The endoscopy method is rapid and well suited to species that routinely swallow large prey items and/or where chicks feed by inserting their heads into the parent's throat. Observations from this study confirmed that Shags went straight back to their broods and their breeding success was as high as pairs that were not endoscoped.

Endoscopy is a licensed procedure and was undertaken under a Home Office Project Licence and conducted by trained personnel. The work had full ethical approval from the University of Edinburgh and CEH's Ethics Committees and the Home Office. As this was a novel technique that is usually undertaken in a clinical setting, the work was initially carried out under full independent veterinary supervision.


'/>"/>

Contact: Dr Barnaby Smith
bpgs@ceh.ac.uk
44-079-202-95384
Centre for Ecology & Hydrology
Source:Eurekalert  

Related biology news :

1. Was the sauropod dinosaurs large size due to plant food? Scientists argue old idea still has legs
2. Another muscular dystrophy mystery solved; MU scientists inch closer to a therapy for patients
3. Gladstone scientists discover novel mechanism by which calorie restriction influences longevity
4. Neuroscientists prove ultrasound can be tweaked to stimulate different sensations
5. New test adds to scientists understanding of Earths history, resources
6. 23andMe scientists receive more than $500,000 in National Institutes of Health funding
7. Salk scientists develop faster, safer method for producing stem cells
8. Kansas State University scientists named American Association for the Advancement of Science fellows
9. Liverpool scientists decipher genetic code of wheat
10. USDA scientists and cooperators sequence the wheat genome in breakthrough for global food security
11. Scientists sniff out the substances behind the aroma in the king of fruits
Post Your Comments:
*Name:
*Comment:
*Email:
Related Image:
Scientists develop novel method to study parasite numbers in wild seabirds
(Date:12/16/2016)... The global wearable medical device market, in terms of ... USD 5.31 billion in 2016, at a CAGR of 18.0% during ... ... in medical devices, launch of a growing number of smartphone-based healthcare ... healthcare providers, and increasing focus on physical fitness. ...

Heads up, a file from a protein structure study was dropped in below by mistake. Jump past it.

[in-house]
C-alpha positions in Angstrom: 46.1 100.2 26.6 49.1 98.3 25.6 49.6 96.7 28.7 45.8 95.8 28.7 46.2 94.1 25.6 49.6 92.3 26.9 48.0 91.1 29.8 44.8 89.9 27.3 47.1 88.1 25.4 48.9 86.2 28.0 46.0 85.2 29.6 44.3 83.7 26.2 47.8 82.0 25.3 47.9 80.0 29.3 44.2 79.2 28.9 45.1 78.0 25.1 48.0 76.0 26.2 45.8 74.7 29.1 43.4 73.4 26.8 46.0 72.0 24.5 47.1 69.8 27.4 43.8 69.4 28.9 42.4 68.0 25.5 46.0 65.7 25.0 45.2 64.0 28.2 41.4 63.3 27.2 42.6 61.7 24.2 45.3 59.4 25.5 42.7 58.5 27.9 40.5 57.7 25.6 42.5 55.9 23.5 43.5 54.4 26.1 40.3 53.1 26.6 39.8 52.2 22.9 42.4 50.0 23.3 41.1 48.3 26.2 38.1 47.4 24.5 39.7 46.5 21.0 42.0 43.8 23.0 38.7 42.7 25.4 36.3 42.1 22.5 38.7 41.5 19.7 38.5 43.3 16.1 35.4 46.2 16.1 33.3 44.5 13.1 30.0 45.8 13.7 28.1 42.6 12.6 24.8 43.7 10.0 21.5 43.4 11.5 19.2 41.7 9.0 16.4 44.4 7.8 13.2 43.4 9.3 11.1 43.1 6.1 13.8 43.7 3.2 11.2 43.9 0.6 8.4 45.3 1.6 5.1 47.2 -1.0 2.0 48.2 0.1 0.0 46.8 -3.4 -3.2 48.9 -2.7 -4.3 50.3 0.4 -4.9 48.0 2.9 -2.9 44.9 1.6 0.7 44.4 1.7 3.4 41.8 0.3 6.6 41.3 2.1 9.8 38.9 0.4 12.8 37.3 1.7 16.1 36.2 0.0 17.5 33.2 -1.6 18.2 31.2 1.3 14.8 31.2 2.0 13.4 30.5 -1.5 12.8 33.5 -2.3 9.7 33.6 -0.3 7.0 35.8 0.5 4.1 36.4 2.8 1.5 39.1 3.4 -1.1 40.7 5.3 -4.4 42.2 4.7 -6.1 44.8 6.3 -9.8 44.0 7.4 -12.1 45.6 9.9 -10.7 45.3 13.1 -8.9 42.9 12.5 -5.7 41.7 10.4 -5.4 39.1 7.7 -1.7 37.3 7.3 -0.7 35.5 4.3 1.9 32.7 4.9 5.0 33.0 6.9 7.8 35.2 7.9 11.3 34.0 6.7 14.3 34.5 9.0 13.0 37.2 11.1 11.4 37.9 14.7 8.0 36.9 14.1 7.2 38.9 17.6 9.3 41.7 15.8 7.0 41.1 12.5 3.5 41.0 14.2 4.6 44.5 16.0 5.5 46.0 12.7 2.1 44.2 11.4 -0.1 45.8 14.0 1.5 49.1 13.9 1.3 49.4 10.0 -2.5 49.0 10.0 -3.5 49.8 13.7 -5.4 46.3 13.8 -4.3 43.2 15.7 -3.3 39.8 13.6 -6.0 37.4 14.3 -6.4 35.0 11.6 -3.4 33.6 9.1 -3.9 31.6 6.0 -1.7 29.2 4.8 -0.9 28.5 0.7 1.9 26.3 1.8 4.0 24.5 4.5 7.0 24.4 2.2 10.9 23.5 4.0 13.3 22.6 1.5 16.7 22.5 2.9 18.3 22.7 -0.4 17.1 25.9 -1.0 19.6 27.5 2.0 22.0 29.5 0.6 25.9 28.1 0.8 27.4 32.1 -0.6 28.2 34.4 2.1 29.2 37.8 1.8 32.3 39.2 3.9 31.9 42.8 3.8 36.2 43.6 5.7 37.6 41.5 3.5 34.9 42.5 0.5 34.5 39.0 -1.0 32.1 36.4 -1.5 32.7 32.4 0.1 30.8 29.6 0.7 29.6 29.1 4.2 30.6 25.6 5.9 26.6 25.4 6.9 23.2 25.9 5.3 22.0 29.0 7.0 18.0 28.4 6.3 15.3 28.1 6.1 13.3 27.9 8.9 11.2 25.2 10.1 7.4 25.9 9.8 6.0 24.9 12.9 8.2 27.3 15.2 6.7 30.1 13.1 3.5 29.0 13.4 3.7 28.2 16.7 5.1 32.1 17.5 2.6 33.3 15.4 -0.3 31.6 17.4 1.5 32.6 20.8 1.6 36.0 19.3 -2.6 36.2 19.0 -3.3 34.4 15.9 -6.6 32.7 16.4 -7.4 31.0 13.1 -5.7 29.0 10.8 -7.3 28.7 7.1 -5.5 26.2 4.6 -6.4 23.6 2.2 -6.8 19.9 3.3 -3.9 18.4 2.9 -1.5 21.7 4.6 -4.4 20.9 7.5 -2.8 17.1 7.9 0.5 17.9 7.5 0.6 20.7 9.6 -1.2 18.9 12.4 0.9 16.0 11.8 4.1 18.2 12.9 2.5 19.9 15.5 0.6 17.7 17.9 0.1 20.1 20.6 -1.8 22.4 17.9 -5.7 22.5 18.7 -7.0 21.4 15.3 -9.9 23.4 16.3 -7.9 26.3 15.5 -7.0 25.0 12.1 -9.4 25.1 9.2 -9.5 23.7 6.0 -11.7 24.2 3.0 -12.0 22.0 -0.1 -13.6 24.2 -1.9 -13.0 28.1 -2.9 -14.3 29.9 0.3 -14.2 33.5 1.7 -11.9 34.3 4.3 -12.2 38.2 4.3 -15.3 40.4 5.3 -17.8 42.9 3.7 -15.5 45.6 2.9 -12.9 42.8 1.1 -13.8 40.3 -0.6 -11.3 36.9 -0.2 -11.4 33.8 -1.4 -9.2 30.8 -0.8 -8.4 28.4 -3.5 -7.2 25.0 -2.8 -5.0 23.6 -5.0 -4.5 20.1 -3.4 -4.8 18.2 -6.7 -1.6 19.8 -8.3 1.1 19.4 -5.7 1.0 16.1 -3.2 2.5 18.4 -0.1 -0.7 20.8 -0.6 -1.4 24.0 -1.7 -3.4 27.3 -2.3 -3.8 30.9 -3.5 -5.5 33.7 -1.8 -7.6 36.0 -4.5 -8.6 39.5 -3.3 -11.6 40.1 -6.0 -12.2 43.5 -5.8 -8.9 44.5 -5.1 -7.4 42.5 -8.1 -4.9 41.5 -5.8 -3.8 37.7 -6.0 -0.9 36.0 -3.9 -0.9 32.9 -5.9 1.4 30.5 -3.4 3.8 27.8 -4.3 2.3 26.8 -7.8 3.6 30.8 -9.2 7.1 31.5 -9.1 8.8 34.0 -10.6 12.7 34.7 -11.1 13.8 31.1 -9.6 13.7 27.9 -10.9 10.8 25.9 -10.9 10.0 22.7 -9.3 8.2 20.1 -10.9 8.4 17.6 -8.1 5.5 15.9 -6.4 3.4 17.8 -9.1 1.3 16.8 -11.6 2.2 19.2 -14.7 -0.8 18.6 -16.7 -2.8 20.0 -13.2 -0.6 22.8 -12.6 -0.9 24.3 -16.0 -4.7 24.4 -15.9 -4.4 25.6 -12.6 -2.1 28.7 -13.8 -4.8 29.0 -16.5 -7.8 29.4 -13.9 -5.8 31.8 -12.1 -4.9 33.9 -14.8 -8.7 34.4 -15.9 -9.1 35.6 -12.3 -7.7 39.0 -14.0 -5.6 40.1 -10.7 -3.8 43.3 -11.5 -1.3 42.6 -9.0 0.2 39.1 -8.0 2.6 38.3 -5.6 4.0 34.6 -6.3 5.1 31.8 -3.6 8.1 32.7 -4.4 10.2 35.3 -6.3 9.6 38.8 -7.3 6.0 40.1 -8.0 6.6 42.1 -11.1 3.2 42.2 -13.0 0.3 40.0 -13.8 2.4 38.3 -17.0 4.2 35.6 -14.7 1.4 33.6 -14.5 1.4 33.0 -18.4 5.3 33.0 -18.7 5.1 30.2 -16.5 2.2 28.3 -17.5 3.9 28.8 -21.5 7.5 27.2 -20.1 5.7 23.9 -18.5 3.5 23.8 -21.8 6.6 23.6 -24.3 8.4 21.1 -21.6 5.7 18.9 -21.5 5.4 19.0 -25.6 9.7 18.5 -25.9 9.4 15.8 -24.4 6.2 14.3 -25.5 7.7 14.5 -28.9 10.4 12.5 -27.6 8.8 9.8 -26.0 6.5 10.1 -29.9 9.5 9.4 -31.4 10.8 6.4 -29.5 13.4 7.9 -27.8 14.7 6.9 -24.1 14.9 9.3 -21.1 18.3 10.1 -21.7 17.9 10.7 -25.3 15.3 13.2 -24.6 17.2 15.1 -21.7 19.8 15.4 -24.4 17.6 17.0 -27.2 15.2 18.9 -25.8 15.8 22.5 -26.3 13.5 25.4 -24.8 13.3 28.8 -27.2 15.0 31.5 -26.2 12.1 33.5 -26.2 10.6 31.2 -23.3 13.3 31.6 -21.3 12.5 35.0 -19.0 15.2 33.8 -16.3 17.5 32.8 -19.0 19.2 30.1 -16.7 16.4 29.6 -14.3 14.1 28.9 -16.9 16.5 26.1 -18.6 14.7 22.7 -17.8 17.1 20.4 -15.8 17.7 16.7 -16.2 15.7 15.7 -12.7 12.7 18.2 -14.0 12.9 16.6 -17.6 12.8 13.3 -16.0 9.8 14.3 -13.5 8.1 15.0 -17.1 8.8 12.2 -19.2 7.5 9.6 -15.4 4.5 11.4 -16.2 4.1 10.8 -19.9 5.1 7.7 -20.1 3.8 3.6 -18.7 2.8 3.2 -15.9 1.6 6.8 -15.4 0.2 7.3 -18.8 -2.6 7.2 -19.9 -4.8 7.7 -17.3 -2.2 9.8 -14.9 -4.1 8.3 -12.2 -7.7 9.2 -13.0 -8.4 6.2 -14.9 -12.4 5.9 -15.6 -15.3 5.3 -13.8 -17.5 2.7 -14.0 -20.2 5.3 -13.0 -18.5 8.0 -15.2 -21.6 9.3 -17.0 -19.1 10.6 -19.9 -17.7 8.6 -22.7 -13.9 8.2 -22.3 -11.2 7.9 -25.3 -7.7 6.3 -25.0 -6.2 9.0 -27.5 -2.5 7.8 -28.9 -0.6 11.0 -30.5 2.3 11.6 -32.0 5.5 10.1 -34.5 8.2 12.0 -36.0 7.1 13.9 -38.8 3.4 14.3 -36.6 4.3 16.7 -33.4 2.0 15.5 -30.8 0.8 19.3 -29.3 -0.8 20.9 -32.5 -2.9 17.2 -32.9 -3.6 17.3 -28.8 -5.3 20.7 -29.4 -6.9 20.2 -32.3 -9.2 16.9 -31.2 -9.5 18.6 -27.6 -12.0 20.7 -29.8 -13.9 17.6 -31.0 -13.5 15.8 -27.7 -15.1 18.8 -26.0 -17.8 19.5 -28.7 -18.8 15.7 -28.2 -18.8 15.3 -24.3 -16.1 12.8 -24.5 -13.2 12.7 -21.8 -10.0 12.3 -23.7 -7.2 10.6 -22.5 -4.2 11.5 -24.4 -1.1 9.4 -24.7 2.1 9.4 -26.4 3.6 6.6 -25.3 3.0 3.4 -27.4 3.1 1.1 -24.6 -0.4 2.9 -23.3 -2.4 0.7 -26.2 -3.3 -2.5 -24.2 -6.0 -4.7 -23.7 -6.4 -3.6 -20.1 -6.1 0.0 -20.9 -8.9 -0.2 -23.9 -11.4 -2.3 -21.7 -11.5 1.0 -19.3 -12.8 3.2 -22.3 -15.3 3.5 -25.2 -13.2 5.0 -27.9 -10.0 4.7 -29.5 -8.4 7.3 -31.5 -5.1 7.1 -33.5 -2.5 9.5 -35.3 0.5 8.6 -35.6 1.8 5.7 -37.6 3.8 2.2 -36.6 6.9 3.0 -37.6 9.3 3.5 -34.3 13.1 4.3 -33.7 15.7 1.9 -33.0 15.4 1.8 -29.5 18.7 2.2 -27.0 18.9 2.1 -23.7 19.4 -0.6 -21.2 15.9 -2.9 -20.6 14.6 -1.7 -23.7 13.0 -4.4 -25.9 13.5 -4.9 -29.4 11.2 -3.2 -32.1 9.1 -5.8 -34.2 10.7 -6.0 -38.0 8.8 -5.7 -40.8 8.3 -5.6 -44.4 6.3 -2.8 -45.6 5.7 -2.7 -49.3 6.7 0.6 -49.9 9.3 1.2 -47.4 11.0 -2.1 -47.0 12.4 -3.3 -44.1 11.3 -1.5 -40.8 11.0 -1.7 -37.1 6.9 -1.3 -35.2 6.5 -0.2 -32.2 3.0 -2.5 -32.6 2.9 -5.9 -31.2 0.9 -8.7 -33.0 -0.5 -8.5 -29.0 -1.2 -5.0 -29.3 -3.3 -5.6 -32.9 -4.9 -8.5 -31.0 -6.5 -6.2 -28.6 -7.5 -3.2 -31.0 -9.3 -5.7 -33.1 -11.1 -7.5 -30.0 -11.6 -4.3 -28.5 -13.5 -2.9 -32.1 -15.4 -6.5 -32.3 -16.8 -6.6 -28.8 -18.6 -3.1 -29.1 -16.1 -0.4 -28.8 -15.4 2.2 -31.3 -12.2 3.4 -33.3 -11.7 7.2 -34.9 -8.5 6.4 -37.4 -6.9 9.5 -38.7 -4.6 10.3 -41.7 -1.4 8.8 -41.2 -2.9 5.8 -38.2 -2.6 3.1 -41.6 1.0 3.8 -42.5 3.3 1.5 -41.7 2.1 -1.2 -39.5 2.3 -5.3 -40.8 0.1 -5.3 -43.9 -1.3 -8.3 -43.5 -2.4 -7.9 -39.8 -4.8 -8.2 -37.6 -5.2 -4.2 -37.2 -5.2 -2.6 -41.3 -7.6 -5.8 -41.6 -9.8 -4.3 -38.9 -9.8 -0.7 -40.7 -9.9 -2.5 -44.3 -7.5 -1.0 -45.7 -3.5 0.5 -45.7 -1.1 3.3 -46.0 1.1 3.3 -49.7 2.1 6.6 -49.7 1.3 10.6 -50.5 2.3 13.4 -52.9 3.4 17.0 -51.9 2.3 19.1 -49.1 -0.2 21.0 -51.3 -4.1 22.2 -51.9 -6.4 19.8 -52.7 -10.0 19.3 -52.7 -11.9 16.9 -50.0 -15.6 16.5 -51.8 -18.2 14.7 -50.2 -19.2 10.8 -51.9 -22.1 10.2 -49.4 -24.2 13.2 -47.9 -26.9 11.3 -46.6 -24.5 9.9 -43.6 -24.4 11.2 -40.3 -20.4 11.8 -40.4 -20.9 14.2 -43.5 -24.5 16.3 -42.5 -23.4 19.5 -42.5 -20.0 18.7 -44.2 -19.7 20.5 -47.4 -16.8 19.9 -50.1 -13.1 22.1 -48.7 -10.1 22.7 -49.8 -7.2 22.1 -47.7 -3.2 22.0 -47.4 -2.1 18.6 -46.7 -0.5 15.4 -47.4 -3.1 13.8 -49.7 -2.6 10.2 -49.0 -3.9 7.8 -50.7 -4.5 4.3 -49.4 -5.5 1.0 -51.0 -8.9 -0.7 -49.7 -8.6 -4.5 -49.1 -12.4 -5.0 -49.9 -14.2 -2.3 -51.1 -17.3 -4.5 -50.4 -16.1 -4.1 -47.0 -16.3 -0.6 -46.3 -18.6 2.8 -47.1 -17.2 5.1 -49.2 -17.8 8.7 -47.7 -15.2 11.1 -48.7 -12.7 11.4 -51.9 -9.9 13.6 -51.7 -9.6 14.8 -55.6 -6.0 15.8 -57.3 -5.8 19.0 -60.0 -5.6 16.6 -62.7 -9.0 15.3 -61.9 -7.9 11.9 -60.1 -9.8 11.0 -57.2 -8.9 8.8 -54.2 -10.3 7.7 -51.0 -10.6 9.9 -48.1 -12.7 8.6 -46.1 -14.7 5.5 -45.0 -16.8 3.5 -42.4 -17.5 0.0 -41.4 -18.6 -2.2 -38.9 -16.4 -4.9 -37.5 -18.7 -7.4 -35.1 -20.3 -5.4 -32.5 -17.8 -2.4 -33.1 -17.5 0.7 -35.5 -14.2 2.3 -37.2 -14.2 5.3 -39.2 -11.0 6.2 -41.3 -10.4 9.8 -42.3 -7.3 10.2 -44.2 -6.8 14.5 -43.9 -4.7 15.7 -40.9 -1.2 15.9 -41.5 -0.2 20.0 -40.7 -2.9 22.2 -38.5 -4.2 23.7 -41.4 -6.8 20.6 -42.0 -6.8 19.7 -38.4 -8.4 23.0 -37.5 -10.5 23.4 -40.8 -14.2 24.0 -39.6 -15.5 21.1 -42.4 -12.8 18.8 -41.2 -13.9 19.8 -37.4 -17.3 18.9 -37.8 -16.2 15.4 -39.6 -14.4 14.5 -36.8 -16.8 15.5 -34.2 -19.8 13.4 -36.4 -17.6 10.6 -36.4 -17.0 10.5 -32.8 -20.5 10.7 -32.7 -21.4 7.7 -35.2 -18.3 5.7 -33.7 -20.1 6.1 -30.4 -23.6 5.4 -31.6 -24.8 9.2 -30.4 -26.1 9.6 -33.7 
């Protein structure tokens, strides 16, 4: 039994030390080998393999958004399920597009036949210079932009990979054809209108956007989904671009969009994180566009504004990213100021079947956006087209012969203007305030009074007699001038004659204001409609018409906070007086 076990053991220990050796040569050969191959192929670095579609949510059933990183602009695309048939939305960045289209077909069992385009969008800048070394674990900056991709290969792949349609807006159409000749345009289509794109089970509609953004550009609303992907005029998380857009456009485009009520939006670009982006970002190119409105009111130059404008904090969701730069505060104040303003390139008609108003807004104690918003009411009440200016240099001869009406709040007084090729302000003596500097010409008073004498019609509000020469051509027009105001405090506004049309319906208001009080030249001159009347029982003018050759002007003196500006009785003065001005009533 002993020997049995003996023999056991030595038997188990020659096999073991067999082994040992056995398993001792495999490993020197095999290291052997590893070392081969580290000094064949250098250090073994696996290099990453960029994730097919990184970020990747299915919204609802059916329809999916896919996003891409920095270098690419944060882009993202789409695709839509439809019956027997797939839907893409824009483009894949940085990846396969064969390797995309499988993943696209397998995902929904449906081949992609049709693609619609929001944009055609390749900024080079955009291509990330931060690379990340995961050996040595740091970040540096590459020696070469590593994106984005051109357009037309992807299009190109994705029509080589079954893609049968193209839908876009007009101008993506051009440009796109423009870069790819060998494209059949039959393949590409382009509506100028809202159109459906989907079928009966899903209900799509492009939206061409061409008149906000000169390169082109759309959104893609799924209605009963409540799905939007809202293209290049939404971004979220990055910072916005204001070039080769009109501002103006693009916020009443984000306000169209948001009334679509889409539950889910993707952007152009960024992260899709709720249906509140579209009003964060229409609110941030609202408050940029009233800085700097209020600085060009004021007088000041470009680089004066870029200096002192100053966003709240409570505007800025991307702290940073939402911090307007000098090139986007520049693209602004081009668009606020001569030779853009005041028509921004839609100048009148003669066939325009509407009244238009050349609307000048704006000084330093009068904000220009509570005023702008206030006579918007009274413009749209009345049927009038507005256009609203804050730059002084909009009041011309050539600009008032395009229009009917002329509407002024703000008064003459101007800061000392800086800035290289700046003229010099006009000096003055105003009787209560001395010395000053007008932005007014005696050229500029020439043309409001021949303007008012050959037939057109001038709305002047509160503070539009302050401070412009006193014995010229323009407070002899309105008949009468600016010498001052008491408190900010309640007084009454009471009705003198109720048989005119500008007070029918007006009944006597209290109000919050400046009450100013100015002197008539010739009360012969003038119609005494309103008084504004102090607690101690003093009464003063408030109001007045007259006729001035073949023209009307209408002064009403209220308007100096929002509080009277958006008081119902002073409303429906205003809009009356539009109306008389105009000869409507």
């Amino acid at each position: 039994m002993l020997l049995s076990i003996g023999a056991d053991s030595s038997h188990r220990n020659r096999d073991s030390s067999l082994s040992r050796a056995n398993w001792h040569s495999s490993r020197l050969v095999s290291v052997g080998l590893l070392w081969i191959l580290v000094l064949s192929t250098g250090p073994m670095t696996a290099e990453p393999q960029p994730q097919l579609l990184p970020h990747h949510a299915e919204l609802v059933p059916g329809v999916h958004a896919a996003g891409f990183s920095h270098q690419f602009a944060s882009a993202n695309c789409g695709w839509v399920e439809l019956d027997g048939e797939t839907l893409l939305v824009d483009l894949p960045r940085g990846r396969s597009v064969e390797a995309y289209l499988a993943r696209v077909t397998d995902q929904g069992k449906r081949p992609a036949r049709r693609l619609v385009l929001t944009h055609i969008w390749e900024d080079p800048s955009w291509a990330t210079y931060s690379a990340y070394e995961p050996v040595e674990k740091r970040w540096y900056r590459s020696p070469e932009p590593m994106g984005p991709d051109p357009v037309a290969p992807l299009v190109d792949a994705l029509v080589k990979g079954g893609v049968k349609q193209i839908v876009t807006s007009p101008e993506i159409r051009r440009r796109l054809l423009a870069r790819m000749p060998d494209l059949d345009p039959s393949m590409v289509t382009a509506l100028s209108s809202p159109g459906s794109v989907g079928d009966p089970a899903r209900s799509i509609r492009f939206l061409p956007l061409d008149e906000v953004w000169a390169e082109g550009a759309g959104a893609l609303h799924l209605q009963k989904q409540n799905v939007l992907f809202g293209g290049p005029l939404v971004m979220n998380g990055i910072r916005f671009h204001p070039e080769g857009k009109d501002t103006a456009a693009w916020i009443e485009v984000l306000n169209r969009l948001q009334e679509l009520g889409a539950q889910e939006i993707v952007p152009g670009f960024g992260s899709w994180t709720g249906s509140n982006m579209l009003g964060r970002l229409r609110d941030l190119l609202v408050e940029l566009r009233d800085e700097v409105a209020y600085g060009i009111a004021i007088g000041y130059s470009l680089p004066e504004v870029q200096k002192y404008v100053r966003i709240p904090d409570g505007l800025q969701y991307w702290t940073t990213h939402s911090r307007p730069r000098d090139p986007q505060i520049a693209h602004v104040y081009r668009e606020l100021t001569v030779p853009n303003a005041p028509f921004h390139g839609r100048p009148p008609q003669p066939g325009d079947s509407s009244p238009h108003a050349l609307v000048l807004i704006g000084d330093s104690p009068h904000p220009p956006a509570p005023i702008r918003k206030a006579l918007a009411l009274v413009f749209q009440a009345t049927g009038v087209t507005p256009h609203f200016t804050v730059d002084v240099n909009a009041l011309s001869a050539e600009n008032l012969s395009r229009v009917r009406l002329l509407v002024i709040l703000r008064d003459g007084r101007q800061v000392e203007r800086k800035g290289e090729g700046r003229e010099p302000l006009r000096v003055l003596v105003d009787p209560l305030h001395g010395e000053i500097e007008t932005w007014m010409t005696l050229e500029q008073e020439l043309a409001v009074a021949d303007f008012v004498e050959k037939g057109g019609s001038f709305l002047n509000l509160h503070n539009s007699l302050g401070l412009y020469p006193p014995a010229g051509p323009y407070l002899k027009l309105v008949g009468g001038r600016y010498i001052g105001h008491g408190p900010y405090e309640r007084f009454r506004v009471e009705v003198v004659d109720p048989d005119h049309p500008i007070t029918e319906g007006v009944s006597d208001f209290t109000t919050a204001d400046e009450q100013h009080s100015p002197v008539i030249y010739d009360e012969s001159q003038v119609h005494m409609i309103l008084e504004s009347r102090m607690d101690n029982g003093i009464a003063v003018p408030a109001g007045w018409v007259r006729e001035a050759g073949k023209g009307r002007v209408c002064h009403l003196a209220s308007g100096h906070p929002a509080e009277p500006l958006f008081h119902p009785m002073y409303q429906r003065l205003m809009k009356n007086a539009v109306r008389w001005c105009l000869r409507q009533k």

(Date:12/15/2016)... , Dec. 15, 2016  There is much more ... or starting the engine. Continental will demonstrate the intelligence ... Las Vegas . Through the combination of the ... Entry) and biometric elements, the international technology company is ... personalization and authentication. "The integration of biometric ...
(Date:12/7/2016)... 2016 According to a new market research report "Emotion ... Expression, Voice Recognition), Service, Application Area, End User, And Region - Global Forecast ... USD 6.72 Billion in 2016 to USD 36.07 Billion by 2021, at a ... Reading ... MarketsandMarkets Logo ...
Breaking Biology News(10 mins):
(Date:1/19/2017)... ... January 19, 2017 , ... ... software to leading biopharmaceutical and medical device manufacturers and regulators, is proud to ... CFR Part 11-compliant email client designed to provide product vigilance departments with the ...
(Date:1/19/2017)... ... January 18, 2017 , ... The ... (NIH) to update its Data Sharing Policy. Specifically, the nation’s leading informatics experts, ... subject to the existing policy. AMIA recommended that NIH earmark funding for researchers ...
(Date:1/19/2017)... YORK , Jan. 18, 2017 ... to reach USD 92.9 billion by 2025, according ... Inc. Pharmaceutical industry has been adaptive of the ... as early as 2002. Among the services outsourced, ... forerunners. For instance, Johnson & Johnson was the ...
(Date:1/18/2017)... ... January 18, 2017 , ... Opal Kelly, ... USB or PCI Express, announced the ZEM5310 USB 3.0 FPGA Module, combining a ... compact business-card sized form factor suitable for prototyping, testing, and production-ready integration. The ...
Breaking Biology Technology: